Nineteen Caucasian patients, 11 women and 8 men, age range 44–86 years (median 70 (IQR 53–88) years) were recruited over a 10-month period (from 1 April 2006 to 31 January 2007). No patients had a history of hypertrophic scarring or keloid formation. Five patients had non-insulin-dependent diabetes mellitus. Five patients were smokers and 8 ex-smokers. Seventeen patients underwent general and two patients spinal anaesthesia.

TEWL of normal skin was significantly higher in patients with diabetes mellitus and smokers (Table I). Age correlated negatively with erythema of adjacent normal skin (rs = –0.53, p = 0.020, n = 19). For these analyses the median values of the 1, 3 and 12-month measurements were used.

Table I. Effect of gender, non-insulin-dependent diabetes mellitus and smoking on transepidermal water loss (TEWL), erythema and pigmentation of adjacent skin




Diabetes mellitus



n = 11

Median (IQR)

n = 8

Median (IQR)


n = 14

Median (IQR)

n = 5

Median (IQR)


n = 14

Median (IQR)

n = 5

Median (IQR)



6.7 (4.9–9.2)

8.3 (5.9–14.0)



6.9 (5.4–9.0)

7.3 (5.9–13.8)



6.8 (5.6–9.0)

8.3 (5.9–14.3)


Erythema Index

10.0 (8.0–15.0)

11.5 (7.3–16.0)



12.0 (9.8–14.3)

8.0 (7.0–10.0)



11.0 (8.8–12.4)

13.0 (8.0–16.0)


Pigmentation Index

23.0 (20.0–27.0)

25.0 (19.0–26.8)



26.0 (23.0–29.0)

22.0 (20.0–26.0)



25.0 (20.8–27.0)

27.0 (22.0–31.0)



IQR: interquartile range.

The initial surface area of the donor wounds ranged from 12 to 151 cm2 (median 65 (IQR 13–85) cm2). The wound depth was determined indirectly in a portion of the skin graft that was formalin-fixed, paraffin-embedded and stained with haematoxylin-eosin (11). The median thickness of the graft determined by light microscopy was 0.035 (IQR 0.018–0.043) cm ranging from 0.016 to 0.064 cm.

All wounds were dry and macroscopically epithelialized within one month postoperatively. No wound infections or other complications occurred over the 12-month postoperative period.

Effect of wound area and depth

There were no significant correlations between wound area or depth for TEWL, erythema or pigmentation measurements at 1, 3 and 12 months postoperatively.

Overall temporal effect

In the donor wounds, TEWL (p < 0.0005), erythema (p < 0.0005) and pigmentation (p = 0.001) decreased significantly between the 3 time-points except for TEWL, which did not differ significantly between 1 month and 3 months. In adjacent skin, TEWL, erythema and pigmentation levels remained constant throughout the experimental period, i.e. they did not display significant time-dependent changes (Fig. 1).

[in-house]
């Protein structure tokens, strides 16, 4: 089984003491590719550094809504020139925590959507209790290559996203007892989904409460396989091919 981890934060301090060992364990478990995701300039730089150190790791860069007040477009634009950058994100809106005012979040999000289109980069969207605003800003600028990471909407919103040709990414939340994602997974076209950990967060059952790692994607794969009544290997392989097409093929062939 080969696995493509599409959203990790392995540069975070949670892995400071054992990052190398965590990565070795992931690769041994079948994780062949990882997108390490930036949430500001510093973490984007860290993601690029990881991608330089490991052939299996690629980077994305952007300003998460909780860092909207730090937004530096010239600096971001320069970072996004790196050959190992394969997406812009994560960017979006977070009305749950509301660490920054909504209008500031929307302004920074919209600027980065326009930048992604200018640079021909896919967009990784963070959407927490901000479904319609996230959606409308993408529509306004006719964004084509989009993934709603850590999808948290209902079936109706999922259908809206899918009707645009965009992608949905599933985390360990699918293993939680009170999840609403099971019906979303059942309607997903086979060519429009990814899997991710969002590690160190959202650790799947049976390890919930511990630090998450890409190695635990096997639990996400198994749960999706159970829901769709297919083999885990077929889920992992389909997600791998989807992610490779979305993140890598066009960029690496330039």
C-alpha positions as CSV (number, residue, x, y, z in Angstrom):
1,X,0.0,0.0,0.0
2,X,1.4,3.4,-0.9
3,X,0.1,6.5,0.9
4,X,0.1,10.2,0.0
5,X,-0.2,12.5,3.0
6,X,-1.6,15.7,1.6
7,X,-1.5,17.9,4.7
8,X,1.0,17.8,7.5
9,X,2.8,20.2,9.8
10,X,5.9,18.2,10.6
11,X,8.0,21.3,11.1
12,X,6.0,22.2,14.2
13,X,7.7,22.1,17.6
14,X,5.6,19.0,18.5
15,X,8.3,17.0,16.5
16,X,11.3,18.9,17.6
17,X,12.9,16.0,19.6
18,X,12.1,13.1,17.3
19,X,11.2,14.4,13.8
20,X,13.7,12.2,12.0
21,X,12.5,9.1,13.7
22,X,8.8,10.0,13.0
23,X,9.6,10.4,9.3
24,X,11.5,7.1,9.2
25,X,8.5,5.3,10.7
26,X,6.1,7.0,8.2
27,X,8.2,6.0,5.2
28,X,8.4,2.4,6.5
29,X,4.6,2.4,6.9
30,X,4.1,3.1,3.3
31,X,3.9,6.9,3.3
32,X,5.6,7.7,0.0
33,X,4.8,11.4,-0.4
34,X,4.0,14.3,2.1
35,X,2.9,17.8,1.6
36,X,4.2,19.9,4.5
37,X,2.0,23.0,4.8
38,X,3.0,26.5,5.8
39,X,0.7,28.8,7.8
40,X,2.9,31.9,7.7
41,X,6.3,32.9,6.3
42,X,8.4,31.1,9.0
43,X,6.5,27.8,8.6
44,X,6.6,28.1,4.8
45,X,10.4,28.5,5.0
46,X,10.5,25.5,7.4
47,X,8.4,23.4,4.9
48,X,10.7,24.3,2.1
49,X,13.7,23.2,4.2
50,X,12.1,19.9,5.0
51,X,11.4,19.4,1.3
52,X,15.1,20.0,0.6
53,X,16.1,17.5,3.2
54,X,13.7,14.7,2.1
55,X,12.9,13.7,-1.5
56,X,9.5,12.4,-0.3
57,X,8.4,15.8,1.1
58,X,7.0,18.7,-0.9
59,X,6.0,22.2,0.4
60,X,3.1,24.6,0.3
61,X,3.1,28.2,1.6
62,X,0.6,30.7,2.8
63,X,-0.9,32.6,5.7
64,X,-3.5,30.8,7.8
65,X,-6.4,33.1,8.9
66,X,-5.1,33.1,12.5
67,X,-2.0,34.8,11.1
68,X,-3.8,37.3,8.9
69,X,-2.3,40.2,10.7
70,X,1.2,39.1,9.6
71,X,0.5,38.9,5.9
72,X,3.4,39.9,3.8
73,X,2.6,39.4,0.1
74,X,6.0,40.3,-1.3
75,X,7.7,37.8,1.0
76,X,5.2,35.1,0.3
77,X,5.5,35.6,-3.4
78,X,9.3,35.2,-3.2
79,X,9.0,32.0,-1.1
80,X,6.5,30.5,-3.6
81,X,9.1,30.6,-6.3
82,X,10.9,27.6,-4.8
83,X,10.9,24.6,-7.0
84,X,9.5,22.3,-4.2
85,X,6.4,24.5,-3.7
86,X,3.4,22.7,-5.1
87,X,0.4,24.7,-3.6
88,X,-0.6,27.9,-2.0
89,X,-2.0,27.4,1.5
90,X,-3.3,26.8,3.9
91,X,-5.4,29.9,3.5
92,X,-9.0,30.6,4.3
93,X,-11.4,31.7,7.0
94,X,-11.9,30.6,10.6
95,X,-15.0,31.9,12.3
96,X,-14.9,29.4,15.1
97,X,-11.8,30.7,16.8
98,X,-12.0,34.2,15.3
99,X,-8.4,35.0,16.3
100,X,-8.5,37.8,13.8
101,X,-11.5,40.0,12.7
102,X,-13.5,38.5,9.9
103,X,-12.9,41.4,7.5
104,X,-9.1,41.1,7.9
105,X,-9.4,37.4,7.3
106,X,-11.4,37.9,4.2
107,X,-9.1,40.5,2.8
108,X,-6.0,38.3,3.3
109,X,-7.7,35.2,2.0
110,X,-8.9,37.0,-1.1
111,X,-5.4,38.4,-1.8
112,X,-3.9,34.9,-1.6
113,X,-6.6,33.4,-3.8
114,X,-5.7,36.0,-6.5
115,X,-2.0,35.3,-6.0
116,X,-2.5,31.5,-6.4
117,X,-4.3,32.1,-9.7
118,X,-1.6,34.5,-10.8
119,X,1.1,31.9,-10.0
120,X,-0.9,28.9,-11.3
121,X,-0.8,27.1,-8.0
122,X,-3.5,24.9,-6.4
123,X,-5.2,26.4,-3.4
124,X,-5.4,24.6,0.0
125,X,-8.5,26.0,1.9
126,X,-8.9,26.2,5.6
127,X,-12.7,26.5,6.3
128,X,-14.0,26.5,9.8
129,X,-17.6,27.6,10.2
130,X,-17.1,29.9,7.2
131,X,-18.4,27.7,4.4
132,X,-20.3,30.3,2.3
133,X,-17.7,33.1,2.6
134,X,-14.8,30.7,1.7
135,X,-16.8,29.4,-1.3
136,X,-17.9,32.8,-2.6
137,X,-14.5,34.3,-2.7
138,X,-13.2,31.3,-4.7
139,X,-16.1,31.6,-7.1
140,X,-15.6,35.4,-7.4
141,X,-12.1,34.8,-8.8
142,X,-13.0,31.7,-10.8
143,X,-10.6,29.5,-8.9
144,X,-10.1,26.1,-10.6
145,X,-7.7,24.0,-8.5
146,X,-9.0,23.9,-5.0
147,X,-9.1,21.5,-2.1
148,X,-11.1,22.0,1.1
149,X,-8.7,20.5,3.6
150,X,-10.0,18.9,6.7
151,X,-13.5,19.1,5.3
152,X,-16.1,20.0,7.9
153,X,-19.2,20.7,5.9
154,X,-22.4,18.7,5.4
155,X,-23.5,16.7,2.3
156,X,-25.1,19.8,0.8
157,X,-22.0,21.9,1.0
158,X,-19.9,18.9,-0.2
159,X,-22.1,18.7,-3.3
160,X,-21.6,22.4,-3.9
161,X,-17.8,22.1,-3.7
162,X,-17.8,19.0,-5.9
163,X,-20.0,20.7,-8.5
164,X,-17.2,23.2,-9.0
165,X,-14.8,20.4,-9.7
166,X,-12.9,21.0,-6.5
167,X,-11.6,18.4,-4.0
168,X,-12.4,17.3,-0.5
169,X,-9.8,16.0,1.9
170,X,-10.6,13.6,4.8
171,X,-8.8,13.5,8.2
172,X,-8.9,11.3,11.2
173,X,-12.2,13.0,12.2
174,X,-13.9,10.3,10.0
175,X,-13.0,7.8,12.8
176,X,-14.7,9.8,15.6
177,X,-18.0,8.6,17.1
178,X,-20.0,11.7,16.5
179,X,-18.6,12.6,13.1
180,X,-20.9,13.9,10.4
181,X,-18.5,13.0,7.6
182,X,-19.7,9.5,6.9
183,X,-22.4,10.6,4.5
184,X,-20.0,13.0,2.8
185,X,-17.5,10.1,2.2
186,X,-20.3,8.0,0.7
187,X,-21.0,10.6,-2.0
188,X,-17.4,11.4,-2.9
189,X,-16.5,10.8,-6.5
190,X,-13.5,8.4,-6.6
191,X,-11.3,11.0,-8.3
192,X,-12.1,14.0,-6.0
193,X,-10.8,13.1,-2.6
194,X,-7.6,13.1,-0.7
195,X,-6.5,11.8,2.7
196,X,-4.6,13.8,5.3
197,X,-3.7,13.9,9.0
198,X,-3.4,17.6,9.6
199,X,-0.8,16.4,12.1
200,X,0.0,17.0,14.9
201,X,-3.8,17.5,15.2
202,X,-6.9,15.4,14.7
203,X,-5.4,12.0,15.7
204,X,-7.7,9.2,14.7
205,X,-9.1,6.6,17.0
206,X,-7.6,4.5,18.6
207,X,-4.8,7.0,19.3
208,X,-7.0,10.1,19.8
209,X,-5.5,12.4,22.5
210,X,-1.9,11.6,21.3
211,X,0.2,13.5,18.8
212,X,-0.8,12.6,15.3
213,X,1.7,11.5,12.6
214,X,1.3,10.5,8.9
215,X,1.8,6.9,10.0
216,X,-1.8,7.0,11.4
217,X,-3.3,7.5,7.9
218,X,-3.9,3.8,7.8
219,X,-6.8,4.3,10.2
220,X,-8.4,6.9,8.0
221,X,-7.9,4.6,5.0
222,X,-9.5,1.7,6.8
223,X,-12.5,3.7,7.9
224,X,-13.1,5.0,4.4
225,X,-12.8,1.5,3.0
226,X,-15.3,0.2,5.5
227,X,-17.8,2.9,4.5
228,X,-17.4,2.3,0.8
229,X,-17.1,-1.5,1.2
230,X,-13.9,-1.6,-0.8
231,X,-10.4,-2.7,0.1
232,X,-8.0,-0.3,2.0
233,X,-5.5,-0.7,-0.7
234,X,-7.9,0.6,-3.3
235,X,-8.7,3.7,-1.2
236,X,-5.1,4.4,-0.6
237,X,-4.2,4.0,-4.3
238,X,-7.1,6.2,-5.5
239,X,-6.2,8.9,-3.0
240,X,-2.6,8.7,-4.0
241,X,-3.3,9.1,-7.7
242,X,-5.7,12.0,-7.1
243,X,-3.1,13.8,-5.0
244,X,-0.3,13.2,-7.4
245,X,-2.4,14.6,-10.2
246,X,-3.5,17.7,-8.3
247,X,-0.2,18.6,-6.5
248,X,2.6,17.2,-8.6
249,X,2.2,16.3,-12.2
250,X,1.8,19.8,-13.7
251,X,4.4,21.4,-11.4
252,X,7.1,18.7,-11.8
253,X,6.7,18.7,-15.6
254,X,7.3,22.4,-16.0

Fig. 1. Transepidermal water loss (TEWL) (A), erythema (B) and pigmentation (C) in donor partial-thickness wounds (hatched boxes) and adjacent normal skin (open boxes) 1, 3 and 12 months postoperatively. Boxes represent 25th to 75th percentile, whiskers 5th to 95th percentile and horizontal lines within the boxes median values. p-values were calculated using Wilcoxon test.

One month postoperatively

Wound borders were sharply demarcated against normal skin due to intense wound erythema. The erythema had a follicular appearance with darker nuances (Fig. 2A).

The median TEWL was 108% higher in wounds compared with normal skin (7.2 (IQR 5.4–9.4) g·m–2·h–1) (Fig. 1A). The median wound erythema was almost 3 times (145%) higher than normal skin (11.0 (IQR 8.0–15.0) EI) (Fig. 1B). Median pigmentation was increased in wounds by 24% compared with normal skin (25.0 (IQR 20.0–27.0) PI) (Fig. 1C). There was no significant correlation between erythema and pigmentation measurements in the donor wounds (rs = 0.388, p = 0.101).

Three months postoperatively

The original wound outline was discernible from normal skin although the borders were indistinct and irregular due to patchy clearings of normally appearing skin. These clearings were distributed regularly in the entire wound area (Fig. 2B).